On Wednesday, April 6 at 6:00 PM, Crossroads will host “Severe Weather Spotting Training and Outreach.” a free program sponsored by the National Weather Service Green Bay, Door County Emergency Management, Door County Amateur Radio Emergency Services and the Door County Amateur Radio Club. The guest speaker is Scott Berschback from the NWS Office in Green Bay.
Storm spotters are volunteers who help their communities and the NOAA National Weather Service by “keeping an eye on the sky” during severe weather. Trained spotters contact NWS via phone, amateur radio or internet, keeping forecast staff updated with the latest weather information from their location. Anyone over the age of 15 can become a spotter, to be an active spotter, one must attending this training.
On Tuesday, April 12, at 7:00, Master Gardeners will offer a program called “Garden Rooms & Structures” Presenter Tom Luebker will discuss the history of garden rooms and describe rooms that he and his wife, Jane, have created on their property over the past ten years. He will suggest plants that do well in Door County. He also will discuss structures, focusing on the importance of unity, repetition, and maintainability in buildings, structures and garden art.
Crossroads at Big Creek welcomes learners of all ages to programs in science, history and the environment. The Collins Learning Center is open daily 2:00-4:30. During construction, you can reach the Crossroads Main Entrance from the Highway Detour by taking County T, crossing the highway and driving to Big Creek Road. Turn right and drive to Lily Bay Road. Turn right again. Lily Bay merges with Michigan Street at Crossroads. To reach the Astronomy Center, follow Utah Street (which will cross the highway during construction, or follow Memorial Drive under the bridge, turn on to 18th Place, and then turn right an go up the hill to the Cove Road Intersection.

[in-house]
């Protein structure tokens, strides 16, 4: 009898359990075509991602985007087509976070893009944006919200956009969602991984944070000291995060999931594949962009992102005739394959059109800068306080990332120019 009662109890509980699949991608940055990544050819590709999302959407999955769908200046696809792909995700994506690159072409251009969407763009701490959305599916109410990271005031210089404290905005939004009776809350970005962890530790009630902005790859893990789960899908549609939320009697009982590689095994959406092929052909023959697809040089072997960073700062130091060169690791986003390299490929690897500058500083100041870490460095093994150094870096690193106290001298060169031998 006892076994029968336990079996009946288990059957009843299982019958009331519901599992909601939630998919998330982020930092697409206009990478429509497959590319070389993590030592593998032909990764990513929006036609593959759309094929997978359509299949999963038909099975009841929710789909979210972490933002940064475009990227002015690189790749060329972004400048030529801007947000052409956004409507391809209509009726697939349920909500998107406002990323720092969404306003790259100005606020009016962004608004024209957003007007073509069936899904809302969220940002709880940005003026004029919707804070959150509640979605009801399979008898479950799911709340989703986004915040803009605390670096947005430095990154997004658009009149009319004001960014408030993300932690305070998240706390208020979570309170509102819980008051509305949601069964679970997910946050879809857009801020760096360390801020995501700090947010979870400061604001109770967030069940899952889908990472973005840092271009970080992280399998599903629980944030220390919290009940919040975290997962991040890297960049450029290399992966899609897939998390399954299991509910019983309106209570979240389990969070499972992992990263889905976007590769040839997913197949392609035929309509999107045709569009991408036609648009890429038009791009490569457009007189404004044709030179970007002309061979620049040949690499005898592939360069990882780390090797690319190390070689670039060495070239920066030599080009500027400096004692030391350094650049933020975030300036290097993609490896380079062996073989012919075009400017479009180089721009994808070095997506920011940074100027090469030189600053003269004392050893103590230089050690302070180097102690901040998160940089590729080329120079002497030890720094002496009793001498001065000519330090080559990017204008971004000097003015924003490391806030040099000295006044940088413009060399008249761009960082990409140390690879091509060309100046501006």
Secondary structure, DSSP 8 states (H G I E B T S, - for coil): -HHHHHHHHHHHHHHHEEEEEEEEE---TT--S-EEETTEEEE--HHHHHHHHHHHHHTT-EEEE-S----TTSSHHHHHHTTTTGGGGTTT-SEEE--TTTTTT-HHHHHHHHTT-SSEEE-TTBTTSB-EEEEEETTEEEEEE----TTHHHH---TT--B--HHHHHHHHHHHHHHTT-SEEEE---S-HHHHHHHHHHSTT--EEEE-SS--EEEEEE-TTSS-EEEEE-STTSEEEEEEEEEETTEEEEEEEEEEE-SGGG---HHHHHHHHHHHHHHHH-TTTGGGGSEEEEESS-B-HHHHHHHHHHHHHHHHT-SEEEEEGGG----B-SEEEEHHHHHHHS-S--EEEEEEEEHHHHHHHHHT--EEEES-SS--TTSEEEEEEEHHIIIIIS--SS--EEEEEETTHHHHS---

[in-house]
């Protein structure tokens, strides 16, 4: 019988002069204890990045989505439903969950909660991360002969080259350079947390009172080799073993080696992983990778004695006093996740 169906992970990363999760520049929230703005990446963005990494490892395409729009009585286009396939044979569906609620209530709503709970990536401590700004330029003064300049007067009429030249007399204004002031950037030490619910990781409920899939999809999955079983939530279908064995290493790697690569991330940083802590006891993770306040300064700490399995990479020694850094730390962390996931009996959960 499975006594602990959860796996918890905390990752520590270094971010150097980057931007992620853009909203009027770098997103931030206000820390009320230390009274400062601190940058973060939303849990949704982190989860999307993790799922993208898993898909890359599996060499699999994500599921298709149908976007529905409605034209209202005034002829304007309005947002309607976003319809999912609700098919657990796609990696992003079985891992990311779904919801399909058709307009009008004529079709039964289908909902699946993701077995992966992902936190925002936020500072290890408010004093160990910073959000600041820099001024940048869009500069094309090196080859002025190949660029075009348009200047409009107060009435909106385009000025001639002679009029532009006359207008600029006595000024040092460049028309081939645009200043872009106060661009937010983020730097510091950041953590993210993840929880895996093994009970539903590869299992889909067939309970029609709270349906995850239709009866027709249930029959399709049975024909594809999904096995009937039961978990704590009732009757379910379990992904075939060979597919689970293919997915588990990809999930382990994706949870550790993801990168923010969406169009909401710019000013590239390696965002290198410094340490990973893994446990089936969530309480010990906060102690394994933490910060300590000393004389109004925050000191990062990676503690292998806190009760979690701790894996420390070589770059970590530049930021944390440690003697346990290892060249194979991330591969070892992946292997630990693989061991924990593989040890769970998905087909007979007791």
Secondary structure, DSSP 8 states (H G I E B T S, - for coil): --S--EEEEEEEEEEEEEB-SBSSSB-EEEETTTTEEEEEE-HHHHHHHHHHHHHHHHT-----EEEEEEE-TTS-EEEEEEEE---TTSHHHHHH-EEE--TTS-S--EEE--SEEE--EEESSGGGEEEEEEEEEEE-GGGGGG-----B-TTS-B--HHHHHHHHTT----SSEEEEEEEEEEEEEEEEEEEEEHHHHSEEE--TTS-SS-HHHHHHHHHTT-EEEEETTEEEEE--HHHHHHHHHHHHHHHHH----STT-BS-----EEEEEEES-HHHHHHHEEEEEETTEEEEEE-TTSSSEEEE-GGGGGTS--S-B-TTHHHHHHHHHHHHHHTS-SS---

Wednesday, April 6
6:00 \ “Severe Weather Spotting Training and Outreach.”
This free program sponsored by NWS Green Bay, Door County Emergency Management, Door County Amateur Radio Emergency Services and the Door County Amateur Radio Club. The guest speaker is Scott Berschback from the National Weather Office in Green Bay.
Storm spotters are volunteers who help their communities and NOAA” National Weather Service by “keeping an eye on the sky” during severe weather. Trained spotters contact NWS via phone, amateur radio or internet, keeping forecast staff updated with the latest weather information from their location. Anyone over the age of 15 can become a spotter, to be an active spotter, one must attending this training. Lecture Hall of the Collins Learning Center.
Saturday, April 9
8:00 Viewing Night at the Leif Everson Observatory
Join members of the Door Peninsula Astronomical Society in exploring the night sky. If weather is good, we will view the beautiful Door County sky from the StarGarden, but if skies are cloudy, we now have the technology to screem images from other telescopes. Free and open to the public. The Astronomy Campus is located at 2200 Utah Street
Tuesday, April 12
7:00 Master Gardener Lecture: Garden Rooms and Structures Presenter Tom Luebker will discuss the history of Garden Rooms and describe rooms that he and his wife, Jane, have created on their property over the past ten years. He will identify plants that do well in Door County. He also will discuss structures focusing on the importance of unity, repetition, and maintainability in buildings, structures and garden art. Free and open to the public.